By 2013, Baltimore’s Radisson Plaza hotel wasn’t much more than a depressing last resort for visitors who couldn’t get a reservation elsewhere. “There were four chairs in the lobby, and one of them was broken,” recalls Gene-Michael Addis. “Light bulbs were out everywhere, and the ballroom was a disaster.”
The signage and interiors belied the building’s history as a French Renaissance Grande Dame that had opened to great fanfare in 1928 as the Lord Baltimore—the city’s biggest hotel at the time, and today, its only historic hotel left standing.
Addis is the general manager of the Lord Baltimore, which has returned to glory as a modern version of its Roaring Twenties self since the family-owned Rubell Hotels purchased it in 2013 and spent millions on its renovation.
Owner Mera Rubell assembled a team to restore the beauty of its original architecture while making it inviting—and affordable—to modern-day guests. She brought in New York designer Scott Sanders, who’d worked with her on three previous hotels, to oversee the transformation.
To his delight, Sanders quickly realized the shabby décor was merely a veneer; untouched were the hotel’s original Baccarat chandeliers and sconces in the lobby, restaurant, and ballroom. Also intact were the brass, marble-lined elevators; the detailed floral-relief plaster ceiling in the lobby; and—best of all—original murals in the ballroom depicting 18th-century scenes of early Baltimore.
“The bones were so gorgeous—the iron railings, the coffered ceilings, the scale of those [lobby] columns—it sent chills down my arms,” Sanders says. It was just a matter of calling out those details, which had been shellacked in decades of (bad) paint. Sanders covered the columns and millwork in the ballroom and lobby with high-gloss white, which pops against the darker rugs and walls. The original moldings in the bar adjacent to the lobby, meanwhile, are lacquered black.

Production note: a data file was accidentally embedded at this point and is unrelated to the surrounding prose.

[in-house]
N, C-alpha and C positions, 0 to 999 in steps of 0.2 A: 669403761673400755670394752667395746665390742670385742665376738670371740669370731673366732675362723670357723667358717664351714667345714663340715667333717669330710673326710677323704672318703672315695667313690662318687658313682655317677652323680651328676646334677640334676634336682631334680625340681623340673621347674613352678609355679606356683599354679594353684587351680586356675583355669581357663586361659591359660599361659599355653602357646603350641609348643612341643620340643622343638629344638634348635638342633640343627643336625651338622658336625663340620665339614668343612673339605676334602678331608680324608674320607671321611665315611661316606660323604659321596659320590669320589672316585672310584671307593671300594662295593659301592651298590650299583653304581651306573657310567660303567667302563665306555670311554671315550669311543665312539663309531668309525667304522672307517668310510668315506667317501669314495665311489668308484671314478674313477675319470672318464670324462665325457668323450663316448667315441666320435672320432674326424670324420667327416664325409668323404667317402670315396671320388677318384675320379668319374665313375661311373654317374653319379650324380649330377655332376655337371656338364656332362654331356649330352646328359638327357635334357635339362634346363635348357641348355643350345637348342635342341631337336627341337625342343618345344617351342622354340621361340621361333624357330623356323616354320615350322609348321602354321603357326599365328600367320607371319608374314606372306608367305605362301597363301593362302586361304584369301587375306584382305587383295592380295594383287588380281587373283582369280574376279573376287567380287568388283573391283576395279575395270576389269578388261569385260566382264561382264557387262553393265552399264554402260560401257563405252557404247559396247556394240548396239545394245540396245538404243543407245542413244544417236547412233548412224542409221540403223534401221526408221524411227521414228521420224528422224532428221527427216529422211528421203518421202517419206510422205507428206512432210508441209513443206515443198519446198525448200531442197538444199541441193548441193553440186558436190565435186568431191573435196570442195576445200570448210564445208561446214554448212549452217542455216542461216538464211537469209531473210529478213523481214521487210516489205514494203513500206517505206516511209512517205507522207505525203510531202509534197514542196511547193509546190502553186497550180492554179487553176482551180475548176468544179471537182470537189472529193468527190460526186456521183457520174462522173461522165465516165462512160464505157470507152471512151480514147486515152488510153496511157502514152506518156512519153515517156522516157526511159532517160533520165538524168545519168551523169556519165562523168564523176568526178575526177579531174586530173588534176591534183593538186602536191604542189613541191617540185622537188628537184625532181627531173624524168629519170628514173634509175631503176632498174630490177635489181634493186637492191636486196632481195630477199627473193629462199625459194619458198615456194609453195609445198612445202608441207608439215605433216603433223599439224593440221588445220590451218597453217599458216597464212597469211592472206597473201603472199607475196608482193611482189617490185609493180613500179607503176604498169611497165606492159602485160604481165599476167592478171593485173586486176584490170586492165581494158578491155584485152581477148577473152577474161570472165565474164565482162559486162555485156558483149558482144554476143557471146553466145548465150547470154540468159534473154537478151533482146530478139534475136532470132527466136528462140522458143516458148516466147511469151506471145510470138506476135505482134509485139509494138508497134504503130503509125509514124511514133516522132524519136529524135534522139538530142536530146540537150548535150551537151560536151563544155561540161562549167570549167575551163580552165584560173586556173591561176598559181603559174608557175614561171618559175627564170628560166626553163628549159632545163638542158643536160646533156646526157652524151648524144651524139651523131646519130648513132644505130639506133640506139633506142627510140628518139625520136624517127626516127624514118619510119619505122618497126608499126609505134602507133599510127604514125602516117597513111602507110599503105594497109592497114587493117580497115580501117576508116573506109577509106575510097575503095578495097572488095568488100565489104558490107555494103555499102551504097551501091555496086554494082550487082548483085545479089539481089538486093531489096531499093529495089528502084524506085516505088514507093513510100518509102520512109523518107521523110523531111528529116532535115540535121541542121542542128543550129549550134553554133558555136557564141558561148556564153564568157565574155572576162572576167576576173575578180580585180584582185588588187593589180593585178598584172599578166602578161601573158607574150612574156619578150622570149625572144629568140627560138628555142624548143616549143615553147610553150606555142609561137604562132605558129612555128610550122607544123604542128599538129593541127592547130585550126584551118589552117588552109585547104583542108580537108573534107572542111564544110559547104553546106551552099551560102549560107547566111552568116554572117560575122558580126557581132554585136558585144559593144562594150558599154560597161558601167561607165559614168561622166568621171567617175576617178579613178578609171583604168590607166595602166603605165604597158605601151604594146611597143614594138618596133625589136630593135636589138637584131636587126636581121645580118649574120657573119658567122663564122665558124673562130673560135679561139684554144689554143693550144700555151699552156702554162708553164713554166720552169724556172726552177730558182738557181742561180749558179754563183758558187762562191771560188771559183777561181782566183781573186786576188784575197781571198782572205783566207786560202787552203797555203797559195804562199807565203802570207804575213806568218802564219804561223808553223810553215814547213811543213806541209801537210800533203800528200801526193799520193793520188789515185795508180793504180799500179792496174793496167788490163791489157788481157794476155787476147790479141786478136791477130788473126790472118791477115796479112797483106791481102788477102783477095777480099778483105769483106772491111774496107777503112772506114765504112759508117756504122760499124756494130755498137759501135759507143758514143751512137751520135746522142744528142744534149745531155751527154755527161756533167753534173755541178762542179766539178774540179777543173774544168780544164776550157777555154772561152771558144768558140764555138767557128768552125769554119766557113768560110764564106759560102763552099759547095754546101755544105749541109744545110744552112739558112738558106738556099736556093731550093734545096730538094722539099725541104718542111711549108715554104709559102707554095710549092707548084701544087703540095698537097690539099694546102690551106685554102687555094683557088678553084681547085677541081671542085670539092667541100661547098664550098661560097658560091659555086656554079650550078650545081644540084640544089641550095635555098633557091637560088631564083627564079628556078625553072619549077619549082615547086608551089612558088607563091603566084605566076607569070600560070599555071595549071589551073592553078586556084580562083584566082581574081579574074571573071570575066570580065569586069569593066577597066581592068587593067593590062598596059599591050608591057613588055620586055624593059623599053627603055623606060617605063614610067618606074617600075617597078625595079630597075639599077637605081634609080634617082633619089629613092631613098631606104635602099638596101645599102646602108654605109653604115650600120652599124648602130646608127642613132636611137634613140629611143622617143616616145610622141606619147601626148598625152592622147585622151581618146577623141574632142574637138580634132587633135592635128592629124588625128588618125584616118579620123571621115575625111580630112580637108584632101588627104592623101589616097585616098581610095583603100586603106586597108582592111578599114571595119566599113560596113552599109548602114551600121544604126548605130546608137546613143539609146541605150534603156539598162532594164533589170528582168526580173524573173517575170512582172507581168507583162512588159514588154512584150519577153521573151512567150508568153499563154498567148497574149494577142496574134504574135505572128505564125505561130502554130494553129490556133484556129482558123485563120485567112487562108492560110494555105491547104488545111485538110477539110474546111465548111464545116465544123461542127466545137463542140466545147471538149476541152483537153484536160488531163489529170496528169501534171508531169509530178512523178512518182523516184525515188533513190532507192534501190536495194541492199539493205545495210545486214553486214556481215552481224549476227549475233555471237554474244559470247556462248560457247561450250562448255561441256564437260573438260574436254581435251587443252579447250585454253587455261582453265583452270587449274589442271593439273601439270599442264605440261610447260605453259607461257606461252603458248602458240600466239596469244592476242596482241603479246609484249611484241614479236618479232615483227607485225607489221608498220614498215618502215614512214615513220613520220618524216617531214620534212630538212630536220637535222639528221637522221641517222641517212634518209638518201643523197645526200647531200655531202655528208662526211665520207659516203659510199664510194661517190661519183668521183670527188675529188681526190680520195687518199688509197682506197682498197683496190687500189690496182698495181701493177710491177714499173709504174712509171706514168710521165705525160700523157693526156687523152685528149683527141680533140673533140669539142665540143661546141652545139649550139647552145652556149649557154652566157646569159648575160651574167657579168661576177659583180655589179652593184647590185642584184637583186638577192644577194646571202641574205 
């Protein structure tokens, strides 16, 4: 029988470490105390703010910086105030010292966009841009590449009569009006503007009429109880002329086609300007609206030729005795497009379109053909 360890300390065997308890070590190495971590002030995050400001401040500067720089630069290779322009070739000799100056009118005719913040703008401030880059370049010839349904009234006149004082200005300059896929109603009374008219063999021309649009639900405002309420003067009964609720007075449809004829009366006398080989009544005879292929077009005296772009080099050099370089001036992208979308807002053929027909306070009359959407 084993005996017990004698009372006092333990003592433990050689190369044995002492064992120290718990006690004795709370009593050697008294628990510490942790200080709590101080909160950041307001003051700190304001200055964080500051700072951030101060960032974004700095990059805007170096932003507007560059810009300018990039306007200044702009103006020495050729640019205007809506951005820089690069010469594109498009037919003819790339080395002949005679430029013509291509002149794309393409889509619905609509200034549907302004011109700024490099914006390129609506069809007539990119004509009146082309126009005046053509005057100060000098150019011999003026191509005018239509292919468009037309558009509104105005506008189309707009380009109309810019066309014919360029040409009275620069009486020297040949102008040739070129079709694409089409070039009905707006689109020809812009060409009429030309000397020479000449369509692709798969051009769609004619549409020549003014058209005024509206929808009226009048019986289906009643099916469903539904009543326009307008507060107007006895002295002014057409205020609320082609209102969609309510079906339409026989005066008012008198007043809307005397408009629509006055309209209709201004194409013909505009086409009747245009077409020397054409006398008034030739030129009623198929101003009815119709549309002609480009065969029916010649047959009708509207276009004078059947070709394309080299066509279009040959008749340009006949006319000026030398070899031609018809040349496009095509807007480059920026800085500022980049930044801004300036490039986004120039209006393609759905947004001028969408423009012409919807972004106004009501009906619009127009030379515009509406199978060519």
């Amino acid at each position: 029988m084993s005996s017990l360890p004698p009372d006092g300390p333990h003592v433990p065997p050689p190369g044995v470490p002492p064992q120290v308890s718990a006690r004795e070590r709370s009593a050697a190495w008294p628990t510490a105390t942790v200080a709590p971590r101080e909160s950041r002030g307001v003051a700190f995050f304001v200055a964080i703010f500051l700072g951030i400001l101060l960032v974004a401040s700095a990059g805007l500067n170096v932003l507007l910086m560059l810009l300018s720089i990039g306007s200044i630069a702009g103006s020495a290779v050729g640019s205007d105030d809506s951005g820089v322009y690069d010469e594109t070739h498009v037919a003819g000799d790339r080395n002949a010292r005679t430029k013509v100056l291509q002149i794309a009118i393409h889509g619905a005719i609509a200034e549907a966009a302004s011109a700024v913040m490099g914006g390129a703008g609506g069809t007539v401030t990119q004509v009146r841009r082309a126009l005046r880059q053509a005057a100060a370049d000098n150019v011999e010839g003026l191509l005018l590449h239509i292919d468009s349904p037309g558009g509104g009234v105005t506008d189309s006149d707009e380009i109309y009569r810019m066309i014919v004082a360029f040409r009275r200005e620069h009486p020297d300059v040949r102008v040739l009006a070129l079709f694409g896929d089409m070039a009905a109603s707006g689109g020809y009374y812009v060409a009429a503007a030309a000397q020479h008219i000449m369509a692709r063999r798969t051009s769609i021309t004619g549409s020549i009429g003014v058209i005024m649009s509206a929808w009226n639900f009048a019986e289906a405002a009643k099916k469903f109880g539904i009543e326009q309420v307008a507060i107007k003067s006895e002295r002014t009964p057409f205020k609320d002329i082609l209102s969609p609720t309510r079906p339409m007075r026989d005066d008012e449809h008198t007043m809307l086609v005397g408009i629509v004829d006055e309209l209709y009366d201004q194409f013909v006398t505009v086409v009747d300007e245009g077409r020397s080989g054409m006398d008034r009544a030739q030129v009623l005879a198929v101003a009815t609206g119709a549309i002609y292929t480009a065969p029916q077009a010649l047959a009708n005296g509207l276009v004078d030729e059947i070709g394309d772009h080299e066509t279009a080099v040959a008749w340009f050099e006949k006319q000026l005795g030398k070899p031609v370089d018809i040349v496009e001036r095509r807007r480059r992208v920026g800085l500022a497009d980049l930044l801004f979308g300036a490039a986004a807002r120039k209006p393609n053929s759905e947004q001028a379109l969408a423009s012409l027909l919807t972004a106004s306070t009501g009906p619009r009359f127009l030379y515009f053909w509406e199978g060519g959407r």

Sanders paired the classic architectural elements with classic mid-century furnishings: He filled the lobby with Saarinen tables, Jean-Michel Frank sofas, Hans Wegner armchairs, and custom leather armchairs based on a design by Edward Wormley. “It’s like a classic lobby chair from the ’40s in an old Hollywood hotel.”
While the main public areas are decidedly masculine—emulating the generations of colonial lords for which the hotel is named—Sanders went for a more feminine look in the French Kitchen restaurant, which was originally called the Versailles dining room. He gilded the pilasters and decorative plasterwork, which stand out against newly turquoise walls and the coffered ceiling in robin’s-egg blue. The Versailles-inspired mirrors that cover the walls are framed in crisp white. And in an ode to the city, Sanders upholstered the banquettes in a Clarence House fabric that channels the Matisse collection at the Baltimore Museum of Art, and accented the décor with vintage sideboards and consoles from local antiques stores.
The guest rooms are much more modern, since there weren’t any notable elements to preserve. Besides, Sanders says, “You want a hotel room to feel fresh.” The crisp gray, black and white palette—with abstract artwork by Rubell’s sister, artist Sabrina Baron—emulates that feeling.
Addis, the general manager, loves the combination of old and new throughout all the hotel spaces. “This strikes a great balance,” he says. “I love the way it looks, because it’s very clean and it’s very modern, and it’s very calming.”
Next on his list, however, is restoring another old relic—a two-story speakeasy they discovered behind the Versailles room’s mirrored panels, although no photos from its Prohibition heyday survive. Indeed, Addis says, smiling mysteriously, “There is a gray area in the history of this hotel.” We’ll toast to that.
All images via Lord Baltimore Historic Hotel.